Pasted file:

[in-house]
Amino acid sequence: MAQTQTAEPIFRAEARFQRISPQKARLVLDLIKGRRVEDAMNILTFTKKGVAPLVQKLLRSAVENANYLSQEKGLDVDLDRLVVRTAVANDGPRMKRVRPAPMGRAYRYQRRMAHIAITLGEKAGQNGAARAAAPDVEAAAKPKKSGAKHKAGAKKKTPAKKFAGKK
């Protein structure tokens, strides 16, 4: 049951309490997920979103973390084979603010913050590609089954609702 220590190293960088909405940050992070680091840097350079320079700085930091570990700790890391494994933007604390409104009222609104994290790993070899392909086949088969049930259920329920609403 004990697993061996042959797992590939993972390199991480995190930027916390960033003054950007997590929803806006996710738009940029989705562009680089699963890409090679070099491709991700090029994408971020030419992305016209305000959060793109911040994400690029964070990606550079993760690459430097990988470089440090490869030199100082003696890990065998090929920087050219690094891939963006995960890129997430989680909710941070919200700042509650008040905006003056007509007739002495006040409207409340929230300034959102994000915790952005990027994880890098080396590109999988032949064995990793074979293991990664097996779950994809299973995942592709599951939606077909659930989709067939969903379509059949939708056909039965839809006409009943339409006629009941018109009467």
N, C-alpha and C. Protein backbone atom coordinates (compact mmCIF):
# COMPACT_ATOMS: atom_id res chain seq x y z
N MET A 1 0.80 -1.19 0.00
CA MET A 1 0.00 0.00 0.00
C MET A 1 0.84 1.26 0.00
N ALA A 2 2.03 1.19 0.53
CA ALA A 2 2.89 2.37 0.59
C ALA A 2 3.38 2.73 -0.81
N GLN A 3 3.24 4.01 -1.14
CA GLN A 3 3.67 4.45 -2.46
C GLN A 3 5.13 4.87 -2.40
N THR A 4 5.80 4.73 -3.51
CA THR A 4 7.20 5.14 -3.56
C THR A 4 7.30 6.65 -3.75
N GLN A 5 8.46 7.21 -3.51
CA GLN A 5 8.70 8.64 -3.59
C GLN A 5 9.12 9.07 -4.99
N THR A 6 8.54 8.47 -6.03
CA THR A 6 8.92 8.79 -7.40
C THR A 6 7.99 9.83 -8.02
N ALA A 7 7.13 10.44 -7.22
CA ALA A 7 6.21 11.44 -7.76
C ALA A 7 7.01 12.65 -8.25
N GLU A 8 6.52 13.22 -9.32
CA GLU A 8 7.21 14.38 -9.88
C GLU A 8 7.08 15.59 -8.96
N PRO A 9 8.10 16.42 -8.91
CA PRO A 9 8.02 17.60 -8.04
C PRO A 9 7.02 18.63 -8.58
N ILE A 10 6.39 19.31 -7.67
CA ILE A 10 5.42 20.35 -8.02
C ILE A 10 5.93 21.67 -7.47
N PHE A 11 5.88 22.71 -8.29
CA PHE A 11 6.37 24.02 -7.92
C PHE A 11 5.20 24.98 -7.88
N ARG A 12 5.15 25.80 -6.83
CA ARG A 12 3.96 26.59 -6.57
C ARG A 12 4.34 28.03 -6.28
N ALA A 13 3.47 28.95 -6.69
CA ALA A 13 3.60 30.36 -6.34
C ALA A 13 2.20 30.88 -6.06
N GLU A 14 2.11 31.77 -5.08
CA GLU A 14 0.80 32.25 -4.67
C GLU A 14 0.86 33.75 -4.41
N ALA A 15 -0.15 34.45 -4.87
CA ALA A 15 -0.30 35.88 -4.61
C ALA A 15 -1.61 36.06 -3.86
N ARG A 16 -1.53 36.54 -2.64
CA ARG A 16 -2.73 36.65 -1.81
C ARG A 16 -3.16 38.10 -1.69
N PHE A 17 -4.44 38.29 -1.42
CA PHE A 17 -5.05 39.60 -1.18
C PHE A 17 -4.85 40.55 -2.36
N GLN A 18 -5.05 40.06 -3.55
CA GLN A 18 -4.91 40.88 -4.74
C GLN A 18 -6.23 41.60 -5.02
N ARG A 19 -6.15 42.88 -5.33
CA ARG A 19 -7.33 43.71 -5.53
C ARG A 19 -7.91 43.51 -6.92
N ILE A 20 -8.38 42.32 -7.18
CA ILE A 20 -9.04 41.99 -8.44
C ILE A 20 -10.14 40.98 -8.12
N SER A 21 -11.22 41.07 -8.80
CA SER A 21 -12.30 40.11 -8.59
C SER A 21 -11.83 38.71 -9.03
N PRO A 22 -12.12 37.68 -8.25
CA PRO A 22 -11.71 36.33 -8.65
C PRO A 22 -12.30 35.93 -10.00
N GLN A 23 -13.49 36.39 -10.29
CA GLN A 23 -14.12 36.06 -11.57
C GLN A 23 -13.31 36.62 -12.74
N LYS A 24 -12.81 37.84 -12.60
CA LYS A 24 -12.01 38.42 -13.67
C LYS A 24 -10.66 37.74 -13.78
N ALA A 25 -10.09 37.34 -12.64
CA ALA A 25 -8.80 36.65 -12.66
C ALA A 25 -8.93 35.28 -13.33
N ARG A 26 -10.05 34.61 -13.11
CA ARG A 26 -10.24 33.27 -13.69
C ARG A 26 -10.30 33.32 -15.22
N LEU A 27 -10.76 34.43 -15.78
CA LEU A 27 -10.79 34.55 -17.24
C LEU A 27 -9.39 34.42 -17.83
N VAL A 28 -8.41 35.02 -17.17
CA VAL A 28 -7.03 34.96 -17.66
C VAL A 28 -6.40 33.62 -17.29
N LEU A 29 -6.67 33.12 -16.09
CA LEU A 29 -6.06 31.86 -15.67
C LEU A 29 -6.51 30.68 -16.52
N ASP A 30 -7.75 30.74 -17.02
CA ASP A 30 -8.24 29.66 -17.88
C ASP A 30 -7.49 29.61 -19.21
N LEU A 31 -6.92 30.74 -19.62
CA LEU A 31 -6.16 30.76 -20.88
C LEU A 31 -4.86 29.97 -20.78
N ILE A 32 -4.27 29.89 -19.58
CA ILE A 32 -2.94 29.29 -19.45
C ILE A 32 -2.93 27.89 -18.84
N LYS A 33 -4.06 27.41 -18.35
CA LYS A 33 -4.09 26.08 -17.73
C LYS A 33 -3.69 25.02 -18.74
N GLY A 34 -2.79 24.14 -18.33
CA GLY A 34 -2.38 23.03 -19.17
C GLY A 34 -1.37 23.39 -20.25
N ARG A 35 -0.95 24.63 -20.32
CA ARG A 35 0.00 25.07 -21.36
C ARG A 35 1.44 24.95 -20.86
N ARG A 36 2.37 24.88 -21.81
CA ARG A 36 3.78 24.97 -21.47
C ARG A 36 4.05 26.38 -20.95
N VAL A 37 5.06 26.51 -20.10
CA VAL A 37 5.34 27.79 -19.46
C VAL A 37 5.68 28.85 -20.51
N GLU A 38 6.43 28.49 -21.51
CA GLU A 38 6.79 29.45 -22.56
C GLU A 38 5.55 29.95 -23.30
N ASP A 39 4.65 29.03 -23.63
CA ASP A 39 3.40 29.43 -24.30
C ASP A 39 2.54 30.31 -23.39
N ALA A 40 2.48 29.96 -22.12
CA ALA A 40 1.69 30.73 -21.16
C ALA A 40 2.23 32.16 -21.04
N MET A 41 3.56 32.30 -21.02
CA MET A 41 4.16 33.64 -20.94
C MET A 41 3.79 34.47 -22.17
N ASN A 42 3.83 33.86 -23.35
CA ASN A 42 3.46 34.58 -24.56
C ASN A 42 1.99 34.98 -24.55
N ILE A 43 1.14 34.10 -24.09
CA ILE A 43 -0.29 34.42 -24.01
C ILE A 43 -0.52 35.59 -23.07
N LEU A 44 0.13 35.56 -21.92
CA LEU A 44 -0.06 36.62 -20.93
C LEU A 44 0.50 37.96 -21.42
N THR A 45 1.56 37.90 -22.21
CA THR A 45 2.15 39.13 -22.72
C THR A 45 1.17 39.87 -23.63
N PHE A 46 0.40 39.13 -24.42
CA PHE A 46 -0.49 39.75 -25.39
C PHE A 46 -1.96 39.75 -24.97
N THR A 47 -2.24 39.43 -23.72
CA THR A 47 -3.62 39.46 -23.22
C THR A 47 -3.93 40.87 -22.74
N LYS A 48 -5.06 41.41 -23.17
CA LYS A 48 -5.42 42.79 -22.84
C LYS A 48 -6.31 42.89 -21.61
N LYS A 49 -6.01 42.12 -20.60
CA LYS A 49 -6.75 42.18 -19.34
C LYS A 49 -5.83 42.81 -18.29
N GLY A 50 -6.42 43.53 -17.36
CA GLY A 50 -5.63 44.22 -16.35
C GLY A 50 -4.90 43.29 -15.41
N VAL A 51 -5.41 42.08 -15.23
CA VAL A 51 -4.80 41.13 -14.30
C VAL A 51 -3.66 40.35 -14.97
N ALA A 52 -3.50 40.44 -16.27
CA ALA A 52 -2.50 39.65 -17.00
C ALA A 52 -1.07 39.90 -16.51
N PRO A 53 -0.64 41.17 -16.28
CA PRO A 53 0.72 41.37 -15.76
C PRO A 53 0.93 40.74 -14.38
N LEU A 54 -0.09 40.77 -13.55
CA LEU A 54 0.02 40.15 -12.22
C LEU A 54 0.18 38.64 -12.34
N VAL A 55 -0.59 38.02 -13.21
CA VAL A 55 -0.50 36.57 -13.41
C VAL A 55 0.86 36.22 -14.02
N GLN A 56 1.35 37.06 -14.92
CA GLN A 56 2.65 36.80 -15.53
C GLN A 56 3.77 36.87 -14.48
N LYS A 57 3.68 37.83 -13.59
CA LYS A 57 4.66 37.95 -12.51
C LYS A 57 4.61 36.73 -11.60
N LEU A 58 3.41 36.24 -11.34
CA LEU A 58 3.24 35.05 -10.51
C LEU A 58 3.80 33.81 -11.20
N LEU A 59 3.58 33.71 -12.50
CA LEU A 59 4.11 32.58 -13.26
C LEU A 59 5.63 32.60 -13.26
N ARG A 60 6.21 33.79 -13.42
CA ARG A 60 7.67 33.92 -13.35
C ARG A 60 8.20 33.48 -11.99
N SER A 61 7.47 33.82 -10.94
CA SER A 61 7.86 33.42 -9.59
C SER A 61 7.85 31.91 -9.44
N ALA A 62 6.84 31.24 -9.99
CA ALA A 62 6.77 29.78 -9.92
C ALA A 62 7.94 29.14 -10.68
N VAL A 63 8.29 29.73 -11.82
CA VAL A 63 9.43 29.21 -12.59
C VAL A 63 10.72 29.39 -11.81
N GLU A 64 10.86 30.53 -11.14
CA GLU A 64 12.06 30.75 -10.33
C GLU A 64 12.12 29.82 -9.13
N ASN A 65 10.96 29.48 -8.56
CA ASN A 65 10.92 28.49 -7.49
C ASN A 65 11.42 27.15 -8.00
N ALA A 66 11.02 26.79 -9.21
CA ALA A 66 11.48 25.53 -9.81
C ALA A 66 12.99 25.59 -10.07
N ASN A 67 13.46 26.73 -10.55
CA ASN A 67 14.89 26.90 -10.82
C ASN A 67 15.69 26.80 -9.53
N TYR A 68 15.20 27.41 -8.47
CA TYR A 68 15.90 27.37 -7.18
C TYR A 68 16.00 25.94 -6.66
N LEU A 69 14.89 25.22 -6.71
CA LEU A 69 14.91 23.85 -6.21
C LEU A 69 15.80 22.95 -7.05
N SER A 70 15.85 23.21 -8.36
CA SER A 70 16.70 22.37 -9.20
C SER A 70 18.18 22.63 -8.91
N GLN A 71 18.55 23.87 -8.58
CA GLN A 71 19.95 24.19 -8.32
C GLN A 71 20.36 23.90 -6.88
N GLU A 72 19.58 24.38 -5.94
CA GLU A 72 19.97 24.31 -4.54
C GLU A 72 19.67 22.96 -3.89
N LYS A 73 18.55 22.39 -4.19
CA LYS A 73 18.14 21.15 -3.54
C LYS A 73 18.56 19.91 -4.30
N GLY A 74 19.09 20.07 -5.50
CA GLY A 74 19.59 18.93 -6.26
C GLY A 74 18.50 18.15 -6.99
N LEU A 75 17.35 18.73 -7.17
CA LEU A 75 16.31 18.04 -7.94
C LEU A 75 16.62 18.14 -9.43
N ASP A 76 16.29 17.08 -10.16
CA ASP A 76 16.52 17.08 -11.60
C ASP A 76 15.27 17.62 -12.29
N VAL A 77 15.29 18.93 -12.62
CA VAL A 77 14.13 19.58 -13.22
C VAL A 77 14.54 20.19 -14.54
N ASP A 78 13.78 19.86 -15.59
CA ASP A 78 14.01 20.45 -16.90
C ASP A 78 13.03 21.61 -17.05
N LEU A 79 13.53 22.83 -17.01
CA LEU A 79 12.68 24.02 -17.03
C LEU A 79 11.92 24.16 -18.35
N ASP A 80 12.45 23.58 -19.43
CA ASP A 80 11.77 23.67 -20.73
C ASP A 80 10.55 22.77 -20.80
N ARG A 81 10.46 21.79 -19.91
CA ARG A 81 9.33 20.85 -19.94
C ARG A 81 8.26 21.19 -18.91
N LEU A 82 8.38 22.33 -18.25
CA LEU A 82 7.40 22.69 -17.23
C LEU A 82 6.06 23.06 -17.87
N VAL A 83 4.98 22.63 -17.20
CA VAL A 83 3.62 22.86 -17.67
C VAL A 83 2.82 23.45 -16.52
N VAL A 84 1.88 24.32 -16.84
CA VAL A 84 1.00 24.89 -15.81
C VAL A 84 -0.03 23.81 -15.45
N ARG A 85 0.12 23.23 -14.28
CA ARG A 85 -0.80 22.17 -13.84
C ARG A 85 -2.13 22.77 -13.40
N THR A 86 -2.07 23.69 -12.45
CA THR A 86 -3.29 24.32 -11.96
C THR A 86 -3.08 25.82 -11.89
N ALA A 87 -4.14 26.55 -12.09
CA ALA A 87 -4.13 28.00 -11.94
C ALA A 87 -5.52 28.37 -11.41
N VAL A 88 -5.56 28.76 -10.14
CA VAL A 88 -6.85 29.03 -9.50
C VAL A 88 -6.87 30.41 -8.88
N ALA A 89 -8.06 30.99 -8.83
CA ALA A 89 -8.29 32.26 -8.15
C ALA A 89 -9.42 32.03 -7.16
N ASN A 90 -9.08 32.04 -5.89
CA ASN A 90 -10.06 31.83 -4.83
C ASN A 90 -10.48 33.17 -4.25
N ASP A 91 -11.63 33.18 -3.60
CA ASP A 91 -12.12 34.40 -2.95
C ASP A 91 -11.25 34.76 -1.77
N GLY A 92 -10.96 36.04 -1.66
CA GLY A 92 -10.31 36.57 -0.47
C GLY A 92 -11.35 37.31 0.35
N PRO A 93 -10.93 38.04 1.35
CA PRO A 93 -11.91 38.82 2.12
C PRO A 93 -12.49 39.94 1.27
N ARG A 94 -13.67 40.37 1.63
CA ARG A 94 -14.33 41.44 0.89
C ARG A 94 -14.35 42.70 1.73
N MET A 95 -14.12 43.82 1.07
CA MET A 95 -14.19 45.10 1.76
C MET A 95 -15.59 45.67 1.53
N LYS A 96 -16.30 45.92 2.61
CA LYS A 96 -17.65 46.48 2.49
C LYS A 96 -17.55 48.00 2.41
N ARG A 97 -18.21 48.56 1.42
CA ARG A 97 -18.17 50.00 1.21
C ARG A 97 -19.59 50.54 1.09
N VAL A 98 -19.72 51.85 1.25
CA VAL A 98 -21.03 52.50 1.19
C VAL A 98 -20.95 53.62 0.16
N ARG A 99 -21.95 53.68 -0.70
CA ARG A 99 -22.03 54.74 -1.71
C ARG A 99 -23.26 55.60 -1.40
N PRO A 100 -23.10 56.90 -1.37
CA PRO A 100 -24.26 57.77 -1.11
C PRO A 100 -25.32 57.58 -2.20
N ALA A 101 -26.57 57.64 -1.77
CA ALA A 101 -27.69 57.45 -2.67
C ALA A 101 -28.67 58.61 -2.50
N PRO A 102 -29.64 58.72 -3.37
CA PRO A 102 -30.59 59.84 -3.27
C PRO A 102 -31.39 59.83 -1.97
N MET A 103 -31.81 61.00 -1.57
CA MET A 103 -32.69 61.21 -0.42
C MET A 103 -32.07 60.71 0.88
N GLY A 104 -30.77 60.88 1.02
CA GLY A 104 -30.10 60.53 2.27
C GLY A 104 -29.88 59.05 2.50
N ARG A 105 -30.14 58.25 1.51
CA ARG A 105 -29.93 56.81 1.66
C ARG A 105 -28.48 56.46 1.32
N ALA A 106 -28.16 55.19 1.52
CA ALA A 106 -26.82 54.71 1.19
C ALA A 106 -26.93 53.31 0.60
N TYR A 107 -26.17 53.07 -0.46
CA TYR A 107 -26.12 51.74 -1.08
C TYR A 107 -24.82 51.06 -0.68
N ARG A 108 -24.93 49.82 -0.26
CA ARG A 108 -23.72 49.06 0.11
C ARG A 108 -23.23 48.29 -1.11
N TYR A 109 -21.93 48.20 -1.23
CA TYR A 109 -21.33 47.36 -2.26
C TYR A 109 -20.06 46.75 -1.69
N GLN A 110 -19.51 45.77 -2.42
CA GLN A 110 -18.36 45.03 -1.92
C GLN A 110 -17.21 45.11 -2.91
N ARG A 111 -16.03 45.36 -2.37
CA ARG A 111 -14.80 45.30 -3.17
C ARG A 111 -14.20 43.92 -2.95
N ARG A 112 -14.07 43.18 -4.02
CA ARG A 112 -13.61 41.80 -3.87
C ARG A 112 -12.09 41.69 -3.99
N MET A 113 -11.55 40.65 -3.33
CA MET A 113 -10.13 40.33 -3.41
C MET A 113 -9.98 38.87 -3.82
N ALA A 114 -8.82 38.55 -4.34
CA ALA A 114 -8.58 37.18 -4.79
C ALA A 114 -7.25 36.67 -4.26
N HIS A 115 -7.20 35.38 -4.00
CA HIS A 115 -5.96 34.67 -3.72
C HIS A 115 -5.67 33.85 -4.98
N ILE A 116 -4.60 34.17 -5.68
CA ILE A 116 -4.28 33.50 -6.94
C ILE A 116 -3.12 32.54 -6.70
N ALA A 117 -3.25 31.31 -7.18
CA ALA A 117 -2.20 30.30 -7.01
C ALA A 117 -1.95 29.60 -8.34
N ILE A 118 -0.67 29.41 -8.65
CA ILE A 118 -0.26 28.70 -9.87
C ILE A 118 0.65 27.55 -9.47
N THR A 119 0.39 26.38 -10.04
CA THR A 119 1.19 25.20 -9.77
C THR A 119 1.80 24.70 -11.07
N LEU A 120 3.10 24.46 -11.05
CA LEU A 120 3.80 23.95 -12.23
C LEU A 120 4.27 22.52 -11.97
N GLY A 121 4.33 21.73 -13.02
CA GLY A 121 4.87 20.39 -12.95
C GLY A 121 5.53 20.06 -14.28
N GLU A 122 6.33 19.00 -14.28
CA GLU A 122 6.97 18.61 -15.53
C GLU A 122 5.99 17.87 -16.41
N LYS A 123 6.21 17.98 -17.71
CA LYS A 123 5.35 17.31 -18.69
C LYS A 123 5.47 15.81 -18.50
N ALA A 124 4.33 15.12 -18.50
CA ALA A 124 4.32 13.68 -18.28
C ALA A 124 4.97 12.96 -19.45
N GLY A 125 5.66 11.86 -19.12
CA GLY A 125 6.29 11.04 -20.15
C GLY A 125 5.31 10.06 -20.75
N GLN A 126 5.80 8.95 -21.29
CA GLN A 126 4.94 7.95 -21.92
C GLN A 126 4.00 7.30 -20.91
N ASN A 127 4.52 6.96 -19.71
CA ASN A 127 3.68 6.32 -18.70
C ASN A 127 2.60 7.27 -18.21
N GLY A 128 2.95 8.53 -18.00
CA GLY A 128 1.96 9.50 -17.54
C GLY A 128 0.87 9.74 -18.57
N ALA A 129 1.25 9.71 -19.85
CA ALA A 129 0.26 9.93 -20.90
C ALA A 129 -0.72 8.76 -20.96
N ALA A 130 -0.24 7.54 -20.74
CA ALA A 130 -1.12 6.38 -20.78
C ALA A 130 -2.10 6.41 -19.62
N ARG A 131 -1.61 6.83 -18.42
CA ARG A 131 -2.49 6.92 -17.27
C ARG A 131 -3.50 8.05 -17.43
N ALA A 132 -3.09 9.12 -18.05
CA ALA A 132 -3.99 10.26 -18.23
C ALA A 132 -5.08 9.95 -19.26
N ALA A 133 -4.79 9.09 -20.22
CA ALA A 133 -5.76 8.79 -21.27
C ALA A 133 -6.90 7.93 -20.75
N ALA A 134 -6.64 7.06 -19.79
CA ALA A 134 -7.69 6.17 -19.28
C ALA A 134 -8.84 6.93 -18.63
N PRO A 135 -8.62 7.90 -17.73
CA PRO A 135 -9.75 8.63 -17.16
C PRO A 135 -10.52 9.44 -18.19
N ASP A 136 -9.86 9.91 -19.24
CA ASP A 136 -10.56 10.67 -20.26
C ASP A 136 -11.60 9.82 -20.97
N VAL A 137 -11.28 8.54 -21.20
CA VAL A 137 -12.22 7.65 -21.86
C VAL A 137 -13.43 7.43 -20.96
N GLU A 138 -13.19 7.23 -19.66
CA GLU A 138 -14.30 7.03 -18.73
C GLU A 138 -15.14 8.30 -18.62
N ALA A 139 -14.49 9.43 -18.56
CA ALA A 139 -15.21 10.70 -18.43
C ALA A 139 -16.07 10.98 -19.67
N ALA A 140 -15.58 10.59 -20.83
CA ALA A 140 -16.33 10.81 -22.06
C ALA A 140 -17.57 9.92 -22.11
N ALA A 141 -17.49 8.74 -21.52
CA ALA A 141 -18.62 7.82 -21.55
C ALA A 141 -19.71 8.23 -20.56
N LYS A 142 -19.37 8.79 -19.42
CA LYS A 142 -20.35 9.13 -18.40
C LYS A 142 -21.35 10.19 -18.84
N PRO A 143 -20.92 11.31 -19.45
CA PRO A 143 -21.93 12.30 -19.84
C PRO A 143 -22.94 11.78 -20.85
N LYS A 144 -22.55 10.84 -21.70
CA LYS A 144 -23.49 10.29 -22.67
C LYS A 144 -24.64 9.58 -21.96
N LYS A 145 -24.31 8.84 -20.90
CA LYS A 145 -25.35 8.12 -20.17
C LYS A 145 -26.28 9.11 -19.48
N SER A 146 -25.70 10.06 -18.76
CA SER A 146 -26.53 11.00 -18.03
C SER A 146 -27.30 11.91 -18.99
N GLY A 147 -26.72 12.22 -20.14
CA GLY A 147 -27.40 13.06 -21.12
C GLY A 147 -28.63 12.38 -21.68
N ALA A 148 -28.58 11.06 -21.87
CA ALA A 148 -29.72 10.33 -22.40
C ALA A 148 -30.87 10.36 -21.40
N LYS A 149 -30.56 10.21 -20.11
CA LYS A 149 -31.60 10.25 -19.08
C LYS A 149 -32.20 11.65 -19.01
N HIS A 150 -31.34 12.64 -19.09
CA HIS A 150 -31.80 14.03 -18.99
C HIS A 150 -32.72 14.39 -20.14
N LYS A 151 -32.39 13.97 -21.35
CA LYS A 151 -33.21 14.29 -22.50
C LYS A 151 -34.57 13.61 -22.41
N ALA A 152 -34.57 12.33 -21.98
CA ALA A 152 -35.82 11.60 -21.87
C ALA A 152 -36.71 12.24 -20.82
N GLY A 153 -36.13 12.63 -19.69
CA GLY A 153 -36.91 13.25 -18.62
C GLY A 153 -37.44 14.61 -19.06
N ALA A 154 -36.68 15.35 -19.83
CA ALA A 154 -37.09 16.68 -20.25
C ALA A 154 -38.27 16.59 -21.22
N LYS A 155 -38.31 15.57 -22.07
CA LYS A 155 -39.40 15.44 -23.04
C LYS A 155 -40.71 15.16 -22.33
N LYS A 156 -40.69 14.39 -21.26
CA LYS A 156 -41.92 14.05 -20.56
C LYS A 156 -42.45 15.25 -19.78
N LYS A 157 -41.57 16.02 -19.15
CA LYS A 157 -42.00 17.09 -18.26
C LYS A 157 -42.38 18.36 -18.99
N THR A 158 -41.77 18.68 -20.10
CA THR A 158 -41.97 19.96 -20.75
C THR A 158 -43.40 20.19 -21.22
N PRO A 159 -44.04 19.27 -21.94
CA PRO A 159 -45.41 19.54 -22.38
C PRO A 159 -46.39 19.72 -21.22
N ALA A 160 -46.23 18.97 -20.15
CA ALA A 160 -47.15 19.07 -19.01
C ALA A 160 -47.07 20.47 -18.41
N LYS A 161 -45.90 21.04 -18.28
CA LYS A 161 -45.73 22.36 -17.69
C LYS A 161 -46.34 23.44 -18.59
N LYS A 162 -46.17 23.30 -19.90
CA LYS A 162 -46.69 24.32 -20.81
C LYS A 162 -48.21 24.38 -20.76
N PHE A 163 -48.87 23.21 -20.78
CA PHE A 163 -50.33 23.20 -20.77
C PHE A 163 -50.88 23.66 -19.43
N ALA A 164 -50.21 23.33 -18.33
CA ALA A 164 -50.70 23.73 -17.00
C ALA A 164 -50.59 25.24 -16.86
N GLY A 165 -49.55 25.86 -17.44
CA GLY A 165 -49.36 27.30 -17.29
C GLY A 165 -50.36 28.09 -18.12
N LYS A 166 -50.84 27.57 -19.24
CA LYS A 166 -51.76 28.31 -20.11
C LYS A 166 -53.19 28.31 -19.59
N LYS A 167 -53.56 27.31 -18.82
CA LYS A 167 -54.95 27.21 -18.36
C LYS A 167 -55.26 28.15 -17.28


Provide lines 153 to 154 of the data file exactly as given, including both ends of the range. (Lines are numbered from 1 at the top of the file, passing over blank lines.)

N GLY A 50 -6.42 43.53 -17.36
CA GLY A 50 -5.63 44.22 -16.35